According to him, the flight of a Nazi functionary of such a high level to Britain at first seemed so incredible to the country's leadership that the head of government, Winston Churchill, did not even believe what had happened.
According to the version widespread today in Western journalism, Hess said that he had arrived in Britain on a personal initiative in order to convince official London of the advisability of concluding peace with Germany on the principle: the Third Reich - continental Europe, and Britain - overseas territories.
However, no one allegedly took Hess's ideas seriously.
After conversations with several high-ranking officials, Hess was taken into custody as a prisoner of war and until the end of the war was kept in comfortable conditions in a villa specially designated for this purpose.
The wreckage of Hess's plane in the museum
“Before the flight, Hess was part of Hitler's inner circle, and he constantly exaggerated the idea that neither Germany nor Great Britain needed a war.
According to Nazi theories, the British held the same position in the racial hierarchy as the Germans, so it would be wrong to shed each other's blood.
Moreover, Hitler argued that the British were supposedly ready to accept his ideas, and only a handful of "bought" politicians opposed them.
Hess perceived all this, ”Zalessky noted.
According to him, against this background, Hess really could decide that just one push was enough to end the war, and independently go to Britain.
“There are versions that Hitler could have sent Hess on purpose for negotiations, however, according to contemporaries, the Nazi Fuehrer was furious when he learned about the flight.
He declared Hess insane and began to pursue his entourage.
It looks strange for staging, ”says Zalessky.
Hermann Goering, Karl Dönitz and Rudolf Hess Angeklagte in Nuremberg
© United States Army Signal Corps photographer - Harvard Law School Library, Harvard University
According to the associate professor of GAUG Dmitry Surzhik, Hess's motives for modern historical science are still a controversial issue.
“So far, one can only make assumptions.
Could Hess have flown on his own?
Yes, he could.
To do this, he had the necessary skills and motives.
But whether this is really so, we do not know, ”the expert emphasized.
According to Konstantin Zalessky, there is a certain rational grain in the versions of historians who say that much more serious reasons may be hidden behind the flight of Hess than is commonly believed.
“We cannot say anything, but the position of Great Britain after Hitler's attack on the Soviet Union looked very strange.
For some reason, the British were in no hurry to take advantage of the situation and stab the Third Reich in the back.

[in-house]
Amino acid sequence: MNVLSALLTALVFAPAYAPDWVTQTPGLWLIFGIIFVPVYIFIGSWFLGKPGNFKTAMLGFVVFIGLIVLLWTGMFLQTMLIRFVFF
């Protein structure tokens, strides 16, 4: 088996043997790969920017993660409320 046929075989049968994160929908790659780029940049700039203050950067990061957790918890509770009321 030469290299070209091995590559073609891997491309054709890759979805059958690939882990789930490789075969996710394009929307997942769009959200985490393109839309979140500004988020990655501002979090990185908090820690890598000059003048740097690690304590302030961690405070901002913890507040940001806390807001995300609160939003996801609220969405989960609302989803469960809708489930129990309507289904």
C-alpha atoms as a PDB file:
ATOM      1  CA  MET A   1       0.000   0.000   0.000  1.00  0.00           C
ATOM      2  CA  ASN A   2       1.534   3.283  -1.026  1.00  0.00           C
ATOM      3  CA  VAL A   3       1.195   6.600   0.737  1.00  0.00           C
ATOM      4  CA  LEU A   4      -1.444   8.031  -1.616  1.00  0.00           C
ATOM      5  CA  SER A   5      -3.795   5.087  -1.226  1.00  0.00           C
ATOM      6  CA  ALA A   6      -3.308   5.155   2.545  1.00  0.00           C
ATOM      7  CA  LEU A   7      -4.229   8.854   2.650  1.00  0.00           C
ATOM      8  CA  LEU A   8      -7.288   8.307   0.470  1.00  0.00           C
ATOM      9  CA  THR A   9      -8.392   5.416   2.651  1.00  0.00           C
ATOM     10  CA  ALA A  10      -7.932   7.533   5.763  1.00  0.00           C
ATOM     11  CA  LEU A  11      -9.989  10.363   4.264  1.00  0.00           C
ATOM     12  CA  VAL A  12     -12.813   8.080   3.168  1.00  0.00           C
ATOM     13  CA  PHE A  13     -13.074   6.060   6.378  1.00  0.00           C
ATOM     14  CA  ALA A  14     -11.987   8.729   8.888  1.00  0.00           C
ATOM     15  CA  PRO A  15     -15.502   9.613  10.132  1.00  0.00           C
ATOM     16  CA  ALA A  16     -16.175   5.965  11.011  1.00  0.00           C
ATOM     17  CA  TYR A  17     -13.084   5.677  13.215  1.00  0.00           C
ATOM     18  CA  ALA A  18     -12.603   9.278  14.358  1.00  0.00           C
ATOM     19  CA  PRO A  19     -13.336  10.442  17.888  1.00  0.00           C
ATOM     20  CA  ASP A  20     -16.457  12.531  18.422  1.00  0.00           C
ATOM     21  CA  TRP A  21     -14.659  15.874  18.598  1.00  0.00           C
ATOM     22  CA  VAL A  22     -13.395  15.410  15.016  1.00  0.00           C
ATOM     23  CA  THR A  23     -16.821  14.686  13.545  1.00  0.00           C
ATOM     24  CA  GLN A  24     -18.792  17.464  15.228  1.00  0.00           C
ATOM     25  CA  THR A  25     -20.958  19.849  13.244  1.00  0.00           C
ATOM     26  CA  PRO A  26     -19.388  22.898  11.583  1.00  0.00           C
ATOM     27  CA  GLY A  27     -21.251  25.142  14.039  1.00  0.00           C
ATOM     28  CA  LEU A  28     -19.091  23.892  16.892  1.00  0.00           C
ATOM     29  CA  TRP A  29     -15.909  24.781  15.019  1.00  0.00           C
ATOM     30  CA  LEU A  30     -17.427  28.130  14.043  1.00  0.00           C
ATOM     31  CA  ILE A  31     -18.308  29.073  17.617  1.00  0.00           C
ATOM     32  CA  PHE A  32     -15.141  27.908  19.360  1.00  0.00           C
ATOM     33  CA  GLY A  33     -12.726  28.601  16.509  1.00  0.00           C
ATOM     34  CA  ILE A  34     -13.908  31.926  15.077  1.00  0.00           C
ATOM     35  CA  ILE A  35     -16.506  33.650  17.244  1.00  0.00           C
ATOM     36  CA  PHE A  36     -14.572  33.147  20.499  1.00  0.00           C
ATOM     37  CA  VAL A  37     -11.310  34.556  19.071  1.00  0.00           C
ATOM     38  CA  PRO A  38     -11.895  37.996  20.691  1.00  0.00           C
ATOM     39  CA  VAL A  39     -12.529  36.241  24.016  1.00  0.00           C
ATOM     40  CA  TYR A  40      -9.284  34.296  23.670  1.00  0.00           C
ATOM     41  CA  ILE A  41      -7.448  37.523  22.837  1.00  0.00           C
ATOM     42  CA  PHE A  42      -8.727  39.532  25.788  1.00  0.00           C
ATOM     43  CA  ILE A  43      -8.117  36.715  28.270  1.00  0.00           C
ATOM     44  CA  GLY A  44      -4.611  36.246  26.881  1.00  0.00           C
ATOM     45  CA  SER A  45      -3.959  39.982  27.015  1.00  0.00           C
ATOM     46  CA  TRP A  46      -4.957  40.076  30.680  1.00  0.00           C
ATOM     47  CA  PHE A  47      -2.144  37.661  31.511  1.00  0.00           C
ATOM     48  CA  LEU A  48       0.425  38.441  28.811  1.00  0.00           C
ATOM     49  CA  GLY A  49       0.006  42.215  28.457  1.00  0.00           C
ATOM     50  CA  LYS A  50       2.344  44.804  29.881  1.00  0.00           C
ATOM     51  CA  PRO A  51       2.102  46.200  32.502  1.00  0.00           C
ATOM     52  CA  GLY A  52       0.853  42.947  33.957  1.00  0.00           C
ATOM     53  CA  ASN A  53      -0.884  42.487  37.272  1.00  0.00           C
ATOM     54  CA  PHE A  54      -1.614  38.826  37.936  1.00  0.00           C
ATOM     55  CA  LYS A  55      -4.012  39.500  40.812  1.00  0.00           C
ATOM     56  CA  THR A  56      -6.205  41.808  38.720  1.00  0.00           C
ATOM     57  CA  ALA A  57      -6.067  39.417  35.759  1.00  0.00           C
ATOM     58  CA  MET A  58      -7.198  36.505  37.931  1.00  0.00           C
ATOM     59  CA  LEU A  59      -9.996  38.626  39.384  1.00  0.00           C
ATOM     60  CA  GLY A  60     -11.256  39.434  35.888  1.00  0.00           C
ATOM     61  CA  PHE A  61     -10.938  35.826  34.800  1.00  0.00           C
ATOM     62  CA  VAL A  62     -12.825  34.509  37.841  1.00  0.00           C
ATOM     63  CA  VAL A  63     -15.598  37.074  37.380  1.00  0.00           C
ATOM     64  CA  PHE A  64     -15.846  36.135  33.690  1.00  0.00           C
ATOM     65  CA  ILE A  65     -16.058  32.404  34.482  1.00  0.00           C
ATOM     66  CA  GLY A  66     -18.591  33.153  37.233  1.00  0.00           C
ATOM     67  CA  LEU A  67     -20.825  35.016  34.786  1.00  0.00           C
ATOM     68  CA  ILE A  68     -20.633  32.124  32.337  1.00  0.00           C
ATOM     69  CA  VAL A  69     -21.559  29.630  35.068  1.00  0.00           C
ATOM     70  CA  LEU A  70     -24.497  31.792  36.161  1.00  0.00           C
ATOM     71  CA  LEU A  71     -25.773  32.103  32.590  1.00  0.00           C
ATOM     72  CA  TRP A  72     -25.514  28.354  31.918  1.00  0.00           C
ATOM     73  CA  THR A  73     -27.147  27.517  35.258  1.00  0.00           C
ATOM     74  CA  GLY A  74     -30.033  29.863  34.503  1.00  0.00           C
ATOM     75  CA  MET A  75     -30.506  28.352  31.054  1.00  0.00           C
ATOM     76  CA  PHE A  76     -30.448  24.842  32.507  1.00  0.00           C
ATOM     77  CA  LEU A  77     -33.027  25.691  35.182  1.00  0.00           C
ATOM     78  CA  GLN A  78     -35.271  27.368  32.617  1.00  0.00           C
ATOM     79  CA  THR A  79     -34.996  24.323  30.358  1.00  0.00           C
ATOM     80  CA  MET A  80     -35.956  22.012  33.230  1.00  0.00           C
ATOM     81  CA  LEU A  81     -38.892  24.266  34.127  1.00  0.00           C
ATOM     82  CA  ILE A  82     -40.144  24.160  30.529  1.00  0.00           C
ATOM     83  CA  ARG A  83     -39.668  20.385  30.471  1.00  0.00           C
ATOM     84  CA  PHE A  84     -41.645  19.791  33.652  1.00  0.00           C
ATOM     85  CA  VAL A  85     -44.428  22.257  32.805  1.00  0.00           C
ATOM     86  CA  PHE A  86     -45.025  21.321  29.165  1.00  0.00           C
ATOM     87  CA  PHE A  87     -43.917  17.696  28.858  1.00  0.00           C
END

In general, their actions against Germany were not very active for some time.
It is impossible to say something for sure, but perhaps Hess voiced some information that made London act in this way, ”Zalessky said.
After the war, Hess became a defendant at the Nuremberg Tribunal.
On October 1, 1946, he was found guilty of crimes against peace, war crimes and crimes against humanity and sentenced to life imprisonment.
Hess was held in Spandau prison in West Berlin.
Since 1966, he was the only prisoner there.
“Even the elderly and sick Hess was not released from prison.
The British refer to the fact that they were ready to free Hess, and the Soviet side opposed it.
But we do not know for certain whether it was not just statements, behind which there was nothing, "Zalessky stressed.
On August 17, 1987, Hess was found dead in prison. According to the official version, he committed suicide. However, there are many opponents of this version, claiming that before the death of the prisoner, they were isolated from the personnel who worked with him, there were strange injuries on the body, and immediately after the death of Hess, there were unknown persons in military uniform near his corpse. Supporters of the assumptions about the murder of the former Nazi functionary see the motives for the possible crime in the fact that the Soviet leadership allegedly had the potential to agree to release Hess, but he could give out some political secrets.
According to Konstantin Sofronov, a junior researcher at the Institute of Oriental Studies of the Russian Academy of Sciences, there are still many rumors about Hess's flight, his communication with British officials and his death.
However, they are not confirmed by any documents, and may simply be associated with the high position of Hess in Germany and the excessive public interest in everything mysterious.
“There are many incomprehensible things in this story.
You can make various assumptions, but whether we will ever be able to find out the truth, it is impossible to say with certainty, ”summed up Konstantin Zalessky.